Helena Normanton made history by becoming the first woman to use the Sex Disqualification (Removal) Act when she joined Middle Temple in 1919. This legislation was passed just a day before and finally allowed women to enter the legal profession. Women had been prohibited from admission by reliance upon a medieval treatise enshrined by Blackstone in The Mirror of Justices, which stated that ‘the law will not suffer women to be attorneys, nor infants nor serfs’. Both Normanton and Carrie Morrison, the first woman to be admitted as a solicitor in 1922, are enshrined in legal historiography, but were they first? And is this a true reflection of history? 

Judith bourne

Judith Bourne

The first evidence we have of an organised campaign challenging the male exclusivity of the profession is in 1873, when Maria Grey, an educationalist and suffragist, organised a petition demanding the right to attend lectures arranged by the Council of Legal Education. This was rejected.     

A more indirect challenge was made in 1860 by Maria Rye, a friend of Grey, who opened a law stationer’s office to train female legal clerks. So did Eliza Orme, who managed to practise law without being professionally qualified. In 1888 Orme became the first woman to graduate with an LLB and opened a law office, where she worked for 25 years as a quasi-lawyer. 

Orme’s life illustrates the anomaly facing women: they could complete law degrees, which technically exempted them from certain parts of the professional exams, but could not enter the profession. Records show a ‘Miss Day’ also sought an indirect method of practising law in 1891, by attempting to become a licensed conveyancer ‘under the bar’. She was rejected. 

Others took a more direct course of action, such as 18-year-old Margaret Hall, who in 1900 applied and was refused permission to sit the Scottish solicitors’ preliminary exam. At court she was declared not to be a person for the purposes of the legislation. In 1903, servant’s daughter Bertha Cave also made a direct challenge by applying to join Gray’s Inn and was rejected, despite being supported by two masters. Her later appeal was heard (and rejected) in the House of Lords, when she appeared as a litigant in person before a formidable group of judges.  

The following month Cave appeared with Christabel Pankhurst in a debate demanding women’s admission to the profession. A dinner in her honour was held by the Women and Local Government Society, at which Lady Jane Maria Strachey presided. Strachey was a suffragist and friend of Millicent Fawcett (leader of the National Union of Women’s Suffrage Societies (NUWSS)). Her daughter-in-law was Ray Strachey, whose sister was Karin Costelloe (one of the litigants in Bebb v Law Society [1914] 1 Ch 286). Ray Strachey attended Cambridge in 1908. Her sister-in-law was Philippa Strachey, feminist organiser and NUWSS member. So, Cave was an accepted part of a network of feminist organisations.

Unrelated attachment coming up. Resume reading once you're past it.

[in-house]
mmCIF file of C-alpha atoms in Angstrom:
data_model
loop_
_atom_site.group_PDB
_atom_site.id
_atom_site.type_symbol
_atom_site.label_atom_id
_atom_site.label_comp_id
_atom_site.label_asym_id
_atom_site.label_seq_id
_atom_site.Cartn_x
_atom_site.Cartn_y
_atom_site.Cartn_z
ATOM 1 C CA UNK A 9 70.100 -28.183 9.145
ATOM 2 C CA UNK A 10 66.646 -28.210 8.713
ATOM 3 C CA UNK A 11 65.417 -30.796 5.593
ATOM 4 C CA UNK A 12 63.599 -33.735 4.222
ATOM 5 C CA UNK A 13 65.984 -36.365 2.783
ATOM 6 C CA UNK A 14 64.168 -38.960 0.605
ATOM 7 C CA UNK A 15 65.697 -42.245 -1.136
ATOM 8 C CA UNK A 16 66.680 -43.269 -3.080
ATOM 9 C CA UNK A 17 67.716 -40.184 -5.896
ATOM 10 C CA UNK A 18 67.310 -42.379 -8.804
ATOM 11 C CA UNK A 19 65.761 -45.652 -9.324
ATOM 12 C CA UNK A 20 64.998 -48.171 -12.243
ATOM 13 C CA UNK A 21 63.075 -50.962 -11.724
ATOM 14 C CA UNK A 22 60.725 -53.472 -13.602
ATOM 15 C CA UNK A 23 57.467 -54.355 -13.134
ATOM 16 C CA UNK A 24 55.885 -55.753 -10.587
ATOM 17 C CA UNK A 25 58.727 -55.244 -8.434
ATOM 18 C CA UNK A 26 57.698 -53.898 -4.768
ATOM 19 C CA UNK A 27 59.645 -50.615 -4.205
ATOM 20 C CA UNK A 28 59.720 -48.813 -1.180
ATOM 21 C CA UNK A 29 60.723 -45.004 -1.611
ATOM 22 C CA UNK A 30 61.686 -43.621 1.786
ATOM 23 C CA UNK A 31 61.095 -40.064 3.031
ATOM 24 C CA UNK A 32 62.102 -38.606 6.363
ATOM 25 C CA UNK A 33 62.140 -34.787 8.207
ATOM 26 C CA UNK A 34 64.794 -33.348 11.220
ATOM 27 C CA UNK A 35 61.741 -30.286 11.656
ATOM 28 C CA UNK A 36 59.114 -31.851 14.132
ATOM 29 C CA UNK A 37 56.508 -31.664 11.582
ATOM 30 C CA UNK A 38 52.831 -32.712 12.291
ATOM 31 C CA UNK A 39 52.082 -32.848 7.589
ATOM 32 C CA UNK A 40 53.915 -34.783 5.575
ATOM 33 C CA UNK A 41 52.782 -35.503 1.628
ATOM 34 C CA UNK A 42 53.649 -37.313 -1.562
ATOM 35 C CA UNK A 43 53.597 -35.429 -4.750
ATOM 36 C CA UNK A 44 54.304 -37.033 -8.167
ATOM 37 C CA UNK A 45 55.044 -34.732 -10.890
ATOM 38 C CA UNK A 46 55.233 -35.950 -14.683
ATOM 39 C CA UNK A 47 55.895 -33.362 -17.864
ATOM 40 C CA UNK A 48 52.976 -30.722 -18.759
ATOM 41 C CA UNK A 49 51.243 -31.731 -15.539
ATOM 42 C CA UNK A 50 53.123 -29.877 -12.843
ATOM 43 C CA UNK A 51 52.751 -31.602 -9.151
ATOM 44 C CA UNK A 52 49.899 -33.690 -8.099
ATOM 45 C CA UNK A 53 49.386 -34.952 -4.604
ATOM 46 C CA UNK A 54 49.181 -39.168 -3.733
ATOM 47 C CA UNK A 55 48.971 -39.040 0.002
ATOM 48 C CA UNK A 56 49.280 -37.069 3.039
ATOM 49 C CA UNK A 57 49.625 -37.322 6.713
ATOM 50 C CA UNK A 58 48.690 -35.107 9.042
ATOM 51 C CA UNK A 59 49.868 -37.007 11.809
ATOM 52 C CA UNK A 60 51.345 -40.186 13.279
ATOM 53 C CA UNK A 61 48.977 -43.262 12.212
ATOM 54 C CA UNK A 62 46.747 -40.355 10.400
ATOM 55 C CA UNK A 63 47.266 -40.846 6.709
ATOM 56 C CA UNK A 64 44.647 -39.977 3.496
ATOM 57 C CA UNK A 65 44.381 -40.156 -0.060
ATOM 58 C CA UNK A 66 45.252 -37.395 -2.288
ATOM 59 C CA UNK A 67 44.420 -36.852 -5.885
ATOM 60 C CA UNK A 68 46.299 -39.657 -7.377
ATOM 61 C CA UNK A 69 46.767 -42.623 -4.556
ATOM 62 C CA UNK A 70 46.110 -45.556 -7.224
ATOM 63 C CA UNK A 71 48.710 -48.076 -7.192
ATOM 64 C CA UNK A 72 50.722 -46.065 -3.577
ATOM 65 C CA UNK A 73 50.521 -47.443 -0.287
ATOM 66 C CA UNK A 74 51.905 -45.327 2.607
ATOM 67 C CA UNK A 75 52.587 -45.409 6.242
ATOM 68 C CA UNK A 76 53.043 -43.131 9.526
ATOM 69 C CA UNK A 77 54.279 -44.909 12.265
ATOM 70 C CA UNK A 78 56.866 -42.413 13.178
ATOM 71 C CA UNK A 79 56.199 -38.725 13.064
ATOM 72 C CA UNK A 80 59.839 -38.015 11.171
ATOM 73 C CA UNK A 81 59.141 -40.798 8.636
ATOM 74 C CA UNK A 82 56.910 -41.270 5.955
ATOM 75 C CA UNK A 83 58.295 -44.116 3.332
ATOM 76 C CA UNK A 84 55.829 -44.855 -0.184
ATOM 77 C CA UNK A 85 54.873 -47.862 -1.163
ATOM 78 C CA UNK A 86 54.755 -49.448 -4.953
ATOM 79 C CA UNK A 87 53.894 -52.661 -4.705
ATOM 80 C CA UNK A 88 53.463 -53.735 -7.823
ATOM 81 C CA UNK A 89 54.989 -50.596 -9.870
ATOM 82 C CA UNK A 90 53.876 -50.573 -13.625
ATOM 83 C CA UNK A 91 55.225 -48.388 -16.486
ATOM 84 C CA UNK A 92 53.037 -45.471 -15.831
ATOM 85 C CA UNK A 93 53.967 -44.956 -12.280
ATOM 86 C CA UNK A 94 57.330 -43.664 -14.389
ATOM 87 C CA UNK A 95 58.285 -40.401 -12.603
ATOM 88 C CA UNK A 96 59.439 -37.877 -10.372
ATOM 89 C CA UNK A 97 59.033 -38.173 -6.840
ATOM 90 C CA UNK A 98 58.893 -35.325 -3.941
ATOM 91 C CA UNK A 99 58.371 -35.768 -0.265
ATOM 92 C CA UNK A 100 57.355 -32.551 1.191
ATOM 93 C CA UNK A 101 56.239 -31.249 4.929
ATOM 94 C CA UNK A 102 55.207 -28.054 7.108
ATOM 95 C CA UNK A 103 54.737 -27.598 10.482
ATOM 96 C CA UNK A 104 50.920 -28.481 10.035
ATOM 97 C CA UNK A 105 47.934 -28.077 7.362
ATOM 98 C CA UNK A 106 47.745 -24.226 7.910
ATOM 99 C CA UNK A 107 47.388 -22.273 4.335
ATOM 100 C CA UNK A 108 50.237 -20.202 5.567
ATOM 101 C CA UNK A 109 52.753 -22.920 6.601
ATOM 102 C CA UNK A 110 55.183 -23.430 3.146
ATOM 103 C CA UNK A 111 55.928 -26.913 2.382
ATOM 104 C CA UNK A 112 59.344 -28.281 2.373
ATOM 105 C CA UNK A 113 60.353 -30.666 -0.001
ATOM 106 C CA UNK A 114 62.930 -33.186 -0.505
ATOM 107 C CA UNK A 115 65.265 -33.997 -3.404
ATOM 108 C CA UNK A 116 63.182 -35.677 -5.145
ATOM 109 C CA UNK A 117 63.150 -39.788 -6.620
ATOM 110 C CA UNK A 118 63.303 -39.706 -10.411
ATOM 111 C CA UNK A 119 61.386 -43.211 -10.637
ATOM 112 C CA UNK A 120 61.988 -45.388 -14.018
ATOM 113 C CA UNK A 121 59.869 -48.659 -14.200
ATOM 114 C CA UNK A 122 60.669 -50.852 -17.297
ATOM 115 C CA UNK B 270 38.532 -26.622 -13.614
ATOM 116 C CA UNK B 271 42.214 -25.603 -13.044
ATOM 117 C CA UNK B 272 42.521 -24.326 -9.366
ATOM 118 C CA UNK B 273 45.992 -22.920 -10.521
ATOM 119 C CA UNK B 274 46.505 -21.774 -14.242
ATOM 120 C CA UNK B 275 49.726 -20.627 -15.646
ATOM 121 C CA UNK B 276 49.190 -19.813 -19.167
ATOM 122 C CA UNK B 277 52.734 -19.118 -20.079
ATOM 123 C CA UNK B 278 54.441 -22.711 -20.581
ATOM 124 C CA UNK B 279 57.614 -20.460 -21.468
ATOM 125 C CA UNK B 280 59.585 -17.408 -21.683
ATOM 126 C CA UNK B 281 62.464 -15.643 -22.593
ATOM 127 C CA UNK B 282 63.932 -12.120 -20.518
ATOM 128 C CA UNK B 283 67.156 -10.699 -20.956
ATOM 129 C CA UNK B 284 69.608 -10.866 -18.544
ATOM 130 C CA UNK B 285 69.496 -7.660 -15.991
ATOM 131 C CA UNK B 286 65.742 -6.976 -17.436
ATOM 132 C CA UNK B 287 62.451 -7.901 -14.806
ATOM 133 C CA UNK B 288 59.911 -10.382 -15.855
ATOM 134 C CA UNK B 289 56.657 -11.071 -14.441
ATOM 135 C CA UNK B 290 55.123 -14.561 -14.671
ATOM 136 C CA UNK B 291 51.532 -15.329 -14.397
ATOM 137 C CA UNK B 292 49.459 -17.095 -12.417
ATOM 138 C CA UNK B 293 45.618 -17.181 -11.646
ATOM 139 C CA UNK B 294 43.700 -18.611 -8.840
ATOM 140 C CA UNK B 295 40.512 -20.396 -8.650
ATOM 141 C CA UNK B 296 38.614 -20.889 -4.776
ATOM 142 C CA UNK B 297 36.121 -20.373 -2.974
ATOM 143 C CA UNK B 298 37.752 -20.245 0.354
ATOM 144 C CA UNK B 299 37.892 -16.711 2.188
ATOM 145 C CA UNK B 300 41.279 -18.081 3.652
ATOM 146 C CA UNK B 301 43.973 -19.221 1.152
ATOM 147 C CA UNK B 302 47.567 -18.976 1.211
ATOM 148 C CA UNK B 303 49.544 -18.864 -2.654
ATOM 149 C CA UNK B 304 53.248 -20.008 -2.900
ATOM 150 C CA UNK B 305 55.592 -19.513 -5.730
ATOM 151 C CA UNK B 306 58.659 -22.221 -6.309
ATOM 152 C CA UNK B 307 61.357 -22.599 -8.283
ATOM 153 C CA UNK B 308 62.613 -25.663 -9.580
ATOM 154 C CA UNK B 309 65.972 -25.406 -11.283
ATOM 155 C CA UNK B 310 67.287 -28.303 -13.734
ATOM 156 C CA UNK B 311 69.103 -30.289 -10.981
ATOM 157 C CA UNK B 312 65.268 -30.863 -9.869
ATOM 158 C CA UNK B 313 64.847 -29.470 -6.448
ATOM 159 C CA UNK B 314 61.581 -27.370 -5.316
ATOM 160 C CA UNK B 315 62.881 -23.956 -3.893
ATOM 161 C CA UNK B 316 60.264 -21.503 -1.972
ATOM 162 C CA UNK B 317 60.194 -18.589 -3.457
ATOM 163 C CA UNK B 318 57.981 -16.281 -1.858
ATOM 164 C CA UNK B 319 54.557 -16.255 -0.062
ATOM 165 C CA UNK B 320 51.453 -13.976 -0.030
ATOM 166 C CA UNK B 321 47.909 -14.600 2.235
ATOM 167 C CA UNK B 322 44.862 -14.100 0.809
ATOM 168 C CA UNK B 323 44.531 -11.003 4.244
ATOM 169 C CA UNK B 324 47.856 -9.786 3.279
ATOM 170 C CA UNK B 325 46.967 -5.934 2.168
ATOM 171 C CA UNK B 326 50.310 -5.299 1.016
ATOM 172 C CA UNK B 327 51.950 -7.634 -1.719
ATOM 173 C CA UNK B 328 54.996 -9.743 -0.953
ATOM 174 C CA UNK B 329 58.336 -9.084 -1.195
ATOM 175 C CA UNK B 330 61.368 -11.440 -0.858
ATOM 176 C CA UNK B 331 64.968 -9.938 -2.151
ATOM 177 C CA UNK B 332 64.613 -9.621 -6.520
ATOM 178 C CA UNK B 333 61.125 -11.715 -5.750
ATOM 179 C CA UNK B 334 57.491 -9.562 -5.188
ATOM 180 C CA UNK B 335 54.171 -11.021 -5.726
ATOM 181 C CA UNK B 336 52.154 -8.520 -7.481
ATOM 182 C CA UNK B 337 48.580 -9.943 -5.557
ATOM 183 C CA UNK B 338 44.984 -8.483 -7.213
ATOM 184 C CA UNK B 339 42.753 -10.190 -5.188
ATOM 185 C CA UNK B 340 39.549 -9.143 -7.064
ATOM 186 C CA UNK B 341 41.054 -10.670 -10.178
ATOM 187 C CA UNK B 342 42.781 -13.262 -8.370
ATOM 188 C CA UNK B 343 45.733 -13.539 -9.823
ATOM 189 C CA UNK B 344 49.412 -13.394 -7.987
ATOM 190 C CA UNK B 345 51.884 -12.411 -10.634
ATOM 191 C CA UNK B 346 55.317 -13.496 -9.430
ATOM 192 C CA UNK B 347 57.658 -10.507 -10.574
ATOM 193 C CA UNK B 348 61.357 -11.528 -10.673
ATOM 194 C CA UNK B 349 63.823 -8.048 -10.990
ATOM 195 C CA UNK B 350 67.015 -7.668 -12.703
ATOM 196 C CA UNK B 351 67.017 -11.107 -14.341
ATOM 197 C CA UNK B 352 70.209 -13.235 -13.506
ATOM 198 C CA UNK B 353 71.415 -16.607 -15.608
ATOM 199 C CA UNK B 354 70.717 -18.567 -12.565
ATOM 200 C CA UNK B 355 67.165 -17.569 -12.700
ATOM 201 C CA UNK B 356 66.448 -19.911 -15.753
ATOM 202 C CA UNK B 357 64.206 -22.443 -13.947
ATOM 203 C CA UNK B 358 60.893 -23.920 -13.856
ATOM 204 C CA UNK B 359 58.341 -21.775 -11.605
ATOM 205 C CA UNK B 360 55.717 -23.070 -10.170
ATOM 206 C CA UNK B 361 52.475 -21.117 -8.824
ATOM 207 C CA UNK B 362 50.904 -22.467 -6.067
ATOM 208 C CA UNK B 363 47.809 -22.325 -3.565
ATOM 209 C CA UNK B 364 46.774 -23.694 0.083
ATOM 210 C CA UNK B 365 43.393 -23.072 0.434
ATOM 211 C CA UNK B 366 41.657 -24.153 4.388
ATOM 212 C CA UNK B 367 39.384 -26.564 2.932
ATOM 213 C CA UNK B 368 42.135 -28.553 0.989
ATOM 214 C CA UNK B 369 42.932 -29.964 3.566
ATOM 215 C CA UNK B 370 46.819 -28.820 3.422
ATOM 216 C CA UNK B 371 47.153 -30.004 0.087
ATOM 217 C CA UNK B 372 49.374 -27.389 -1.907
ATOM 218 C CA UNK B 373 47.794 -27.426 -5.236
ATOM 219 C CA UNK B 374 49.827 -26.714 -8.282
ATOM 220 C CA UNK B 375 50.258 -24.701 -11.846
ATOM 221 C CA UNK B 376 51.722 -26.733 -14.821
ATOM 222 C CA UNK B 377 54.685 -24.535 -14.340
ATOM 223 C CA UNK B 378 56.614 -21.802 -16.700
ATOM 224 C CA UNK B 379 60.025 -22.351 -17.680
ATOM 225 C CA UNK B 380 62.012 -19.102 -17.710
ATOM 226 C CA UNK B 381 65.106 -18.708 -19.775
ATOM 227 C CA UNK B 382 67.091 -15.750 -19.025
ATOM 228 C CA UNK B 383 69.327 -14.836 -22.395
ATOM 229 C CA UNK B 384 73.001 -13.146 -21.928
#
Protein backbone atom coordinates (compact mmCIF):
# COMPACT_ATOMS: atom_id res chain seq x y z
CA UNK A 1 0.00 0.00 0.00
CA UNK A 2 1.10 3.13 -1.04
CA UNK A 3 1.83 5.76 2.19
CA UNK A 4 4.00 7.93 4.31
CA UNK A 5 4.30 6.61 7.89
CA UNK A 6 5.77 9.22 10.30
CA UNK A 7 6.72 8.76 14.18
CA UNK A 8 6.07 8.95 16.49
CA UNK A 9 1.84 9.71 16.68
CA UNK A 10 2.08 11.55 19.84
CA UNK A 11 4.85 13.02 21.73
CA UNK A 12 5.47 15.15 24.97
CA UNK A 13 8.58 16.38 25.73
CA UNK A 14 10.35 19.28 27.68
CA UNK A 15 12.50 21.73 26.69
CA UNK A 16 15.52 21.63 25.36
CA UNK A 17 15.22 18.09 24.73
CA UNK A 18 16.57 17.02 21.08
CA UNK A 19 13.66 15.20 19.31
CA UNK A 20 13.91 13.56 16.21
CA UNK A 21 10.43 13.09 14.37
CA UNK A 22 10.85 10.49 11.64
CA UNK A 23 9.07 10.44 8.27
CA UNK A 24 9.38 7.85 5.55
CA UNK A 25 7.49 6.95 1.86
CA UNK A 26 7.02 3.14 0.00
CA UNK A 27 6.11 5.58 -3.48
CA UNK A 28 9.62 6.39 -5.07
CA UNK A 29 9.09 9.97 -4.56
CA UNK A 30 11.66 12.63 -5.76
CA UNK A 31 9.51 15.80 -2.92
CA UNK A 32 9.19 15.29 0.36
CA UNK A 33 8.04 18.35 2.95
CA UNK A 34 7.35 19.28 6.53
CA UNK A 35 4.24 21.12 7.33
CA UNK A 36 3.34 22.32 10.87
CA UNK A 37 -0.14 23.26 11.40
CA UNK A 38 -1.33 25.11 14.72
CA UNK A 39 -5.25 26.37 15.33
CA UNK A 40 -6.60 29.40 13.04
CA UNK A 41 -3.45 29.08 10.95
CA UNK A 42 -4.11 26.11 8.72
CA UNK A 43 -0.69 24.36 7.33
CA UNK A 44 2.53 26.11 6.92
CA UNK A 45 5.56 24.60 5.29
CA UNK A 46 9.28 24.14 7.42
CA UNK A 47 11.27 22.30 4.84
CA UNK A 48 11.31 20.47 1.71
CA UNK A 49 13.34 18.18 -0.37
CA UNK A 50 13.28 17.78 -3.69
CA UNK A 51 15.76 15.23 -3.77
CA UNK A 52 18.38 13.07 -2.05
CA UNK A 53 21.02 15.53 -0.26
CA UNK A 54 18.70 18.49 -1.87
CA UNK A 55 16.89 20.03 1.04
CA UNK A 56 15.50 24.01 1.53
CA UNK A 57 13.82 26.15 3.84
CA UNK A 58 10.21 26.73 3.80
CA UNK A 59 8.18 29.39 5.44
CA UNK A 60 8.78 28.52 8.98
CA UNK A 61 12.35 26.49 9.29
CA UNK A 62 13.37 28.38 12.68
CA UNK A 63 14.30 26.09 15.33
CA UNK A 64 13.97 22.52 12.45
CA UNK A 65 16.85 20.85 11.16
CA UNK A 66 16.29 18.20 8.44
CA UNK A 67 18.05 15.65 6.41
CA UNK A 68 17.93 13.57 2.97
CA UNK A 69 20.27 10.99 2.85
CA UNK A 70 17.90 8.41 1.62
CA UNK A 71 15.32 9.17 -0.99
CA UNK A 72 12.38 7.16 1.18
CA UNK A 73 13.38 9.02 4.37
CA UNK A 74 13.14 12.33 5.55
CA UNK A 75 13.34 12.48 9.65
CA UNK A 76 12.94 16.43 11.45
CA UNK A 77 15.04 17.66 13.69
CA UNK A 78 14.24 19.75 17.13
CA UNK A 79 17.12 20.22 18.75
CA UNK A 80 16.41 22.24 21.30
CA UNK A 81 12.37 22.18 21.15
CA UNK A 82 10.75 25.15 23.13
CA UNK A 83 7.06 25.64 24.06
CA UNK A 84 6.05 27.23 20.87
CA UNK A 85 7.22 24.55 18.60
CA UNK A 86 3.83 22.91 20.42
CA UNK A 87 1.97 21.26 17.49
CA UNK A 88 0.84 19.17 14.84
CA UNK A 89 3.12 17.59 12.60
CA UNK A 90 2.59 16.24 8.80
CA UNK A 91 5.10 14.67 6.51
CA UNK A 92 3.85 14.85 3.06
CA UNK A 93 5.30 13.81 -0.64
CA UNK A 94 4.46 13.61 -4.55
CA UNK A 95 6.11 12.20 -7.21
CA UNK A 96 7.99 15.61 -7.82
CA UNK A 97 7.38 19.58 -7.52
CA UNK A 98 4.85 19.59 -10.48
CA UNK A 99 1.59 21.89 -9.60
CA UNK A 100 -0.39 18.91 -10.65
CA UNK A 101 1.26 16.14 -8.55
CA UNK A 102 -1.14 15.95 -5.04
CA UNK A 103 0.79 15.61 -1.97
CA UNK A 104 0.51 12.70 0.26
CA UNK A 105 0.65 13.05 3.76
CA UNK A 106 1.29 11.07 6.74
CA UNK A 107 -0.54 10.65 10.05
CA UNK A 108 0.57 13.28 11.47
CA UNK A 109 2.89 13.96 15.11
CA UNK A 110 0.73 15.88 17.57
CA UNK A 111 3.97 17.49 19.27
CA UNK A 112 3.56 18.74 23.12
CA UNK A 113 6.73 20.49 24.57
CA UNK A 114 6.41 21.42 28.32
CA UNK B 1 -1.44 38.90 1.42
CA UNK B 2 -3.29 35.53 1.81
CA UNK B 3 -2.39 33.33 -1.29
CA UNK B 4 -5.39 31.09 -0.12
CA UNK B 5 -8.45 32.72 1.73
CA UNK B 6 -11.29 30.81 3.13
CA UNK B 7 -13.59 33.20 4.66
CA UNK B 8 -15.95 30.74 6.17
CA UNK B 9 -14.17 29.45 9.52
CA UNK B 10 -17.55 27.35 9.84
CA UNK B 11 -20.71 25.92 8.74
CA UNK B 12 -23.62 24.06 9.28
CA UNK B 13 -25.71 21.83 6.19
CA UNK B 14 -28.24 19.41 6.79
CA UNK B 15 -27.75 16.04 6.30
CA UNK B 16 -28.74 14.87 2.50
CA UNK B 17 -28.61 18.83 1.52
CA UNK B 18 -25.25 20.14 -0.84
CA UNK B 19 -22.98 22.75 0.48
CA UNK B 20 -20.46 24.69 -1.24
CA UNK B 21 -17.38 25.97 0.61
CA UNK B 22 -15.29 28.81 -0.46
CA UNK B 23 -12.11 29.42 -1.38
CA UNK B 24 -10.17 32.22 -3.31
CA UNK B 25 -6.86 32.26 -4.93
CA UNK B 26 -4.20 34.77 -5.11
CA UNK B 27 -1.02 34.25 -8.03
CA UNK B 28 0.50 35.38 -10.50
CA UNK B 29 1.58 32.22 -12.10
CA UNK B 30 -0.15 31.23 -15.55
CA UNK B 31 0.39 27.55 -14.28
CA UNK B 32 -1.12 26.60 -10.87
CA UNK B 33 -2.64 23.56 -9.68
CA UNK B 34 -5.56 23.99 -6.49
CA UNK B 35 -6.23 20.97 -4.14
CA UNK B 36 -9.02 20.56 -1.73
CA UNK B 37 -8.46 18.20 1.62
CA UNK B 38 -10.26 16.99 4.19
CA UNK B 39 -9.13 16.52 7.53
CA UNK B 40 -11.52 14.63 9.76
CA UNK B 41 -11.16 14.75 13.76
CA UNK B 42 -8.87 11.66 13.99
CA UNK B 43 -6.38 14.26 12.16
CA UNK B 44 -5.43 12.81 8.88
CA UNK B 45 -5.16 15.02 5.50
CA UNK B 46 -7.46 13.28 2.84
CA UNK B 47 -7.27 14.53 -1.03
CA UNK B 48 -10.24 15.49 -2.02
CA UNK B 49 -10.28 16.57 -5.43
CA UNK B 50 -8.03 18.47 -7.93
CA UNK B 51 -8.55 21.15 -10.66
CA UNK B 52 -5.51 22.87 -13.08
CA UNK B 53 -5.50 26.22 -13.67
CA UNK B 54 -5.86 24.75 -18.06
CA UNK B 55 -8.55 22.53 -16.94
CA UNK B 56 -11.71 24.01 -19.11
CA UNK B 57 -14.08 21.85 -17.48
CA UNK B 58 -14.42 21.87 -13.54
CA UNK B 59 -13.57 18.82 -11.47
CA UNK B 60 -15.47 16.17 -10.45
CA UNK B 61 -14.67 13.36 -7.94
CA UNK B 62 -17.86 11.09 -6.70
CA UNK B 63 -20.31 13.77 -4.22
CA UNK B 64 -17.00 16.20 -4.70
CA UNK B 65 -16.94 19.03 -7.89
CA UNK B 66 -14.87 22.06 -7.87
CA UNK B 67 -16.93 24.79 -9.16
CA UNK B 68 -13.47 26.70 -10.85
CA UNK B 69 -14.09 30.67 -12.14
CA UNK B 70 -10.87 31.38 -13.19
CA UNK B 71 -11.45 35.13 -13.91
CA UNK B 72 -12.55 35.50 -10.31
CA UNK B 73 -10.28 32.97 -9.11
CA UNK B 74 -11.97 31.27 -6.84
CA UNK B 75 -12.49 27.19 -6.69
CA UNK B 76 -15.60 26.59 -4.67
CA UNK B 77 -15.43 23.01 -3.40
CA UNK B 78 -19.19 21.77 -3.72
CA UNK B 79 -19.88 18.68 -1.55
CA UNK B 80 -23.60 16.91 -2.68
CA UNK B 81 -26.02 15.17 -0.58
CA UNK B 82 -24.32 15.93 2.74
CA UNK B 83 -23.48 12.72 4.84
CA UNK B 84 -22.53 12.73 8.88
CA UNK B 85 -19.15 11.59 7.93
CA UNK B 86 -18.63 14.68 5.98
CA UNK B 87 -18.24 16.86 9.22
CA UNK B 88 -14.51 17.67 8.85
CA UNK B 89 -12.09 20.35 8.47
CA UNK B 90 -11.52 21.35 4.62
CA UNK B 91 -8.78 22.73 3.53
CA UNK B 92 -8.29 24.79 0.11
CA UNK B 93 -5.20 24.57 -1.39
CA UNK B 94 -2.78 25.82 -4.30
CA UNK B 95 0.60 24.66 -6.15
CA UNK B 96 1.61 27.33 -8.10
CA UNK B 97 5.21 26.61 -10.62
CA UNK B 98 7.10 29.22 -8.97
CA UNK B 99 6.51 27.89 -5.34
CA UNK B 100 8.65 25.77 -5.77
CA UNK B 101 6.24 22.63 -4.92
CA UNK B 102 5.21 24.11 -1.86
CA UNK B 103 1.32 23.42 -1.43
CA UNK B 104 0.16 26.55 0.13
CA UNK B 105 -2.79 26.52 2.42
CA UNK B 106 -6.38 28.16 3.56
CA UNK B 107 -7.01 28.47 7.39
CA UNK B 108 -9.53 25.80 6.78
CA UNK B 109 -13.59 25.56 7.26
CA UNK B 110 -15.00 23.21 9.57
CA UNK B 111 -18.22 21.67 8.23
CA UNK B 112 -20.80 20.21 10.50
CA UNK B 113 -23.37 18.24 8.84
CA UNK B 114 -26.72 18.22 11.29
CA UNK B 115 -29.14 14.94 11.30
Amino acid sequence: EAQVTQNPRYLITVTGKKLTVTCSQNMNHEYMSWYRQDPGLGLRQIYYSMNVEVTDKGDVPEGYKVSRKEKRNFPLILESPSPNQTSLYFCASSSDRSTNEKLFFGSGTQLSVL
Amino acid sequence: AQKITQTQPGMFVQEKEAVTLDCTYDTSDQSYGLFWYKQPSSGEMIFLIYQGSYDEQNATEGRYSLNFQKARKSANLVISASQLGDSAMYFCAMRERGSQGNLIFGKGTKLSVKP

The month after Cave’s hearing, Pankhurst applied to join Lincoln’s Inn and was rejected (despite support from Elizabeth Wolstenholme Elmy). Daughter of a barrister, Pankhurst graduated from Manchester University with a law degree in 1906. 

Ten years later four women would bring the Bebb litigation, demanding to sit the solicitor’s preliminary exam. This case would be used as a precedent to deny women entry to the legal profession until 1919. The Bebb litigants announced their intended legal action at a dinner in 1913. Speeches were given by many, such as Holford Knight MP (friend and supporter to Normanton) and suffrage campaigner Chrystal MacMillan. Buckmaster KC appeared for Bebb and they appeared before Joyce J, who was at Cave’s hearing.  The litigants were all Oxbridge graduates and one of them would become a solicitor at the same time as Morrison. Everyone was interconnected. In February 1919 Buckmaster introduced the Barristers’ and Solicitors’ Bill, which would have allowed women into the legal profession. While it passed through the Lords, it was considered unnecessary by the government because of the passage of the Sex Disqualification (Removal) Bill.   

We can see from this record that Normanton and Morrison made history by becoming ‘firsts’, but they were not the first women to make that challenge.  The use of Normanton and Morrison as icons and pioneers of women’s entry to the legal profession is both useful and challenging. Useful because women still face discrimination in the profession and any spotlight on discrimination is beneficial; but problematic because they were not lone agents of change but part of a network of challenging women.   

There were other ‘firsts’. For example: Olive Clapham (first woman to pass the bar finals); Dr Ivy Williams (first woman to be called to the bar); Monica Geike Cobb (first woman to practise at the bar); and Averil Deverell and Frances Kyle, called to the Dublin bar in 1921. By placing a spotlight on Normanton, we ignore the other women and the wider struggle. 

What does it mean to be a ‘first’? Certainly, it marks the time when women were able to enter the legal profession, but it also suggests that the ‘first’ has set everything in motion, which is misleading. The ‘first’ can become the ‘face’ of the movement, and that risks a loss of perspective, critical analysis and critical comment. Role models are useful tools for inspiration and resilience, but there is potential for over-identification leading to caricatures and the distorting of truth.

This article was commissioned for lawgazette.co.uk’s Women in the Law section


 Dr Judith Bourne is a senior lecturer - law at St Mary’s University, Twickenham, London